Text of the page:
Jack Best

Having wanted to be a barrister for as long as he can remember, Jack Best is now on course to his dream career, and he believes his time studying at the University of Worcester gave him a head start on that journey.

Jack Best

Less than three years after leaving Worcester, Jack is undertaking a pupillage specialising in family law at St Philip’s Chambers, Birmingham, training him to practise in his chosen profession.

Jack was among the first cohort to graduate from the University’s new Law degree in 2019 and the first ever alumni to obtain pupillage. He was one of five selected by St Philip’s Chambers when applying in his first round. In some cases, pupillage providers can see over 1,000 applications, meaning many law graduates find themselves reapplying up to five years after completing their post-graduate training in the hope of getting accepted.

“If you want a head start to a successful legal career then studying Law at the University of Worcester will give you that,” he said. “Even though my career is in its infancy, achieving pupillage, given how difficult that is, is something that can be accredited to that head start. I think the hard work and the support offered has enabled me to make the most out of what a legal career has got to offer.”

Having started his pupillage in October 2021, Jack is enjoying the experience. “It’s great,” he said. “It’s one of those jobs where you are constantly learning and adapting. The law is constantly changing, so the skills learnt on your undergraduate studies, such as research and the theory of law, are vital to understand those changes quickly in practice.”

Jack completed the BPTC (Bar Professional Training Course) in Birmingham following his degree. “I have wanted to be a barrister for as long as I can remember,” said the 24-year-old.  “I like the challenge of a legal problem.  Barrister’s work can be very complex, but in its rawest form it is being able to further a persuasive argument. I like the challenge of arguing a legal problem against an opponent. With family law, I particularly enjoy being able to build a connection with my clients because family law proceedings are often extremely emotional and difficult.”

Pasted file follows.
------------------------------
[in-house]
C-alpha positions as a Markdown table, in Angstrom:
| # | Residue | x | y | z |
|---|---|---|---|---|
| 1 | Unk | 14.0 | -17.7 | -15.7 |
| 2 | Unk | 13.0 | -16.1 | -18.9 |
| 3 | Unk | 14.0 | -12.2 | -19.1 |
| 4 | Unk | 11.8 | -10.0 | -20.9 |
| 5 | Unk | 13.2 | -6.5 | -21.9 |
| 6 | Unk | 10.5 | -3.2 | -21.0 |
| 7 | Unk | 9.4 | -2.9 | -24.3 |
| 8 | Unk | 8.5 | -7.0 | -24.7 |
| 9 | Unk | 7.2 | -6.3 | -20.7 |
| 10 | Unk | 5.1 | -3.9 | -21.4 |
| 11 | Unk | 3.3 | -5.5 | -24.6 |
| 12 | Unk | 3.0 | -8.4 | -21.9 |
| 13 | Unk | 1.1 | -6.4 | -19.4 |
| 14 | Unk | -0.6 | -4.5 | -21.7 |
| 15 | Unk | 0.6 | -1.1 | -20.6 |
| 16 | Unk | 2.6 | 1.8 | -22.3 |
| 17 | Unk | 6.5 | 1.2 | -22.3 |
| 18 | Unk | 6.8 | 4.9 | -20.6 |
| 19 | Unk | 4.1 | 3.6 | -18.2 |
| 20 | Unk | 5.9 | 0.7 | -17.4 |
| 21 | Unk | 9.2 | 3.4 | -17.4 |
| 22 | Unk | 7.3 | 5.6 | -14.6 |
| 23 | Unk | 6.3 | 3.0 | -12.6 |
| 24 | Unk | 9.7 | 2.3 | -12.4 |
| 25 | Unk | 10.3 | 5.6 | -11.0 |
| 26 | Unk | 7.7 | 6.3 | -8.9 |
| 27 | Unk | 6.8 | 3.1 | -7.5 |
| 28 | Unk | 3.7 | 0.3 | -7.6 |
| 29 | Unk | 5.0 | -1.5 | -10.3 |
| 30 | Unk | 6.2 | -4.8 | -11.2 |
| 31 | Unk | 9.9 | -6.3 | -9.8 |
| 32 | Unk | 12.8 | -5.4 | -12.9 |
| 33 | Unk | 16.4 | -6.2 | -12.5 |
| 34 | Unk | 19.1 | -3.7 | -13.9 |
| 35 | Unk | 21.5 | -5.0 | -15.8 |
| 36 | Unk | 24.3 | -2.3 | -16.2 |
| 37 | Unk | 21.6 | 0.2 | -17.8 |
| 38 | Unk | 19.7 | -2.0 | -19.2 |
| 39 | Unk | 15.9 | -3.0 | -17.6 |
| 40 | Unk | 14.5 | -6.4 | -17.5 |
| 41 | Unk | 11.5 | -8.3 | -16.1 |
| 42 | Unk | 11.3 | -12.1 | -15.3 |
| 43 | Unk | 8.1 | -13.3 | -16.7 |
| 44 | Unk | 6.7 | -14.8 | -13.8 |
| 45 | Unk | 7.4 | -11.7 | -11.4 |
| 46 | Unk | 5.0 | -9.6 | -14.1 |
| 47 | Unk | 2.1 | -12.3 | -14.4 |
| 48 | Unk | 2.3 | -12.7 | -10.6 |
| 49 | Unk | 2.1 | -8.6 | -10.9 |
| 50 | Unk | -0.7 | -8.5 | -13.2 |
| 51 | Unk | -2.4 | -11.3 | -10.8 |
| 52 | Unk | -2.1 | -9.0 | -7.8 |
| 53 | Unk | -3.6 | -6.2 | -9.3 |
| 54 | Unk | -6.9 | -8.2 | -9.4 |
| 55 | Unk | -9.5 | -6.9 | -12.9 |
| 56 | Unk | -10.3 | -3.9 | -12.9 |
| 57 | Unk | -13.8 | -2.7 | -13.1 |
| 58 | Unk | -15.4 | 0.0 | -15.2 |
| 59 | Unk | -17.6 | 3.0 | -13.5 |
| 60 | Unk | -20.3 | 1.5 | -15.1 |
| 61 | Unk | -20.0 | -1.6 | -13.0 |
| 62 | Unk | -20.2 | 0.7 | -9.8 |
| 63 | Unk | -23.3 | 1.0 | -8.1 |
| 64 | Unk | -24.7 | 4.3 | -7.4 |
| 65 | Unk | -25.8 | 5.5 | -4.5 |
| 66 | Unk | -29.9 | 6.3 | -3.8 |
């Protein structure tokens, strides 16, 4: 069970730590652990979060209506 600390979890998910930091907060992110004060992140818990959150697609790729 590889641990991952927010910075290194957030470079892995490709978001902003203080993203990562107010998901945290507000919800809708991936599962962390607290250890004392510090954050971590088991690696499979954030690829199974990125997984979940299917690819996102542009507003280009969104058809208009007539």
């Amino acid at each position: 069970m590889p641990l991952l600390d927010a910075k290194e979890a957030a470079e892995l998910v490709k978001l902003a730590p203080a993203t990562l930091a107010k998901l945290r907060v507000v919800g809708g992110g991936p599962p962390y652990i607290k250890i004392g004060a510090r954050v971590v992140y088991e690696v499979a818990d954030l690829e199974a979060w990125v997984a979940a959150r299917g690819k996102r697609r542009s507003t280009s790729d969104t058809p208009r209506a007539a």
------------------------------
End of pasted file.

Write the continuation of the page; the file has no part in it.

Having switched from studying Law elsewhere, Jack said he loved how at Worcester he felt part of the university community and his cohort, despite not living on campus.

He particularly liked the small class sizes. “They weren’t overcrowded, so you could really have a discussion with your lecturers,” he said. “It’s still a small law school in comparison to other places, which was what I liked about it. It means everybody can develop those skills quicker than if you’re in a lecture hall of 400 people. I found the engagement of students in lectures and seminars to be really helpful. With other universities you don’t actively engage in a lecture, you just listen.”

Jack said that the practical element of the degree was very important to him when choosing where to study law, whether that was a mock client conference or a moot court hearing. “Developing these interpersonal skills at Worcester has definitely helped me,” he said. “Having to be assessed on those practical elements was so helpful because that’s what the legal profession looks like. It’s applying the law to a scenario. A client doesn’t want to know how and why the law became the law, they want to know how it affects them and what their outcome could be. Getting the balance right between knowing the theory of the law and applying that to the practical approach in a scenario meant I was better equipped for the Bar and pupillage because I’d already started developing those skills at Worcester. The skills learnt during my undergraduate studies built my confidence and put me at an advantage at both bar school and pupillage interviews.”

When applying for the BPTC, staff helped Jack prepare for legal scenarios in the application selection process, which he said exemplified the level of personal support from academics. “The lecturers knew your name and you knew theirs, which meant that the open door policy was so much more friendly,” he added. “You didn’t have to book an appointment. That’s why I thrived because I was able to knock on the door and say, ‘I don’t understand’. 

“Also, the lecturers were all professionals, one having been a practising barrister. To be taught by legal professionals who have got an insight into the legal profession means they’re best placed to give you reliable and realistic advice, especially on developing a career in law. If I hadn’t been so well supported and had chosen a different university to study law, I might not have been able to have the experience I had or be in the position I am in today.”

Jack regularly gives talks to students at Worcester to offer advice so they can follow in his footsteps.